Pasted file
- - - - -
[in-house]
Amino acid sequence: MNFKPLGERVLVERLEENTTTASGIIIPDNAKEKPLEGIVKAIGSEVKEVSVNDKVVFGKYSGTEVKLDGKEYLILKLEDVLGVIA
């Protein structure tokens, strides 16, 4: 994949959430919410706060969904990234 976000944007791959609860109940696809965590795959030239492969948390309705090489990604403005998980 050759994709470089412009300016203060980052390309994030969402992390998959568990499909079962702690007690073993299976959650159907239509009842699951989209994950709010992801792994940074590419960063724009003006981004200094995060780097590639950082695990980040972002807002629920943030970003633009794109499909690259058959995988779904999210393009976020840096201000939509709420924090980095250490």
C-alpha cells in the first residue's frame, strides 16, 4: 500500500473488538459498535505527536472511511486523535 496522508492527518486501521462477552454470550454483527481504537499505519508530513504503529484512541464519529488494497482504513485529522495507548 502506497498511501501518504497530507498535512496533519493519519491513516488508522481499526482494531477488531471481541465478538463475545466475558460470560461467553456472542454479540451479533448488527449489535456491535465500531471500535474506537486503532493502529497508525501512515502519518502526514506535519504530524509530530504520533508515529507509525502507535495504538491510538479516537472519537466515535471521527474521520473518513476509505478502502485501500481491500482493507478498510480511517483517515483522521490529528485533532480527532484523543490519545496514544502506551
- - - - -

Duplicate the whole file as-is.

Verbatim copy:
[in-house]
Amino acid sequence: MNFKPLGERVLVERLEENTTTASGIIIPDNAKEKPLEGIVKAIGSEVKEVSVNDKVVFGKYSGTEVKLDGKEYLILKLEDVLGVIA
């Protein structure tokens, strides 16, 4: 994949959430919410706060969904990234 976000944007791959609860109940696809965590795959030239492969948390309705090489990604403005998980 050759994709470089412009300016203060980052390309994030969402992390998959568990499909079962702690007690073993299976959650159907239509009842699951989209994950709010992801792994940074590419960063724009003006981004200094995060780097590639950082695990980040972002807002629920943030970003633009794109499909690259058959995988779904999210393009976020840096201000939509709420924090980095250490």
C-alpha cells in the first residue's frame, strides 16, 4: 500500500473488538459498535505527536472511511486523535 496522508492527518486501521462477552454470550454483527481504537499505519508530513504503529484512541464519529488494497482504513485529522495507548 502506497498511501501518504497530507498535512496533519493519519491513516488508522481499526482494531477488531471481541465478538463475545466475558460470560461467553456472542454479540451479533448488527449489535456491535465500531471500535474506537486503532493502529497508525501512515502519518502526514506535519504530524509530530504520533508515529507509525502507535495504538491510538479516537472519537466515535471521527474521520473518513476509505478502502485501500481491500482493507478498510480511517483517515483522521490529528485533532480527532484523543490519545496514544502506551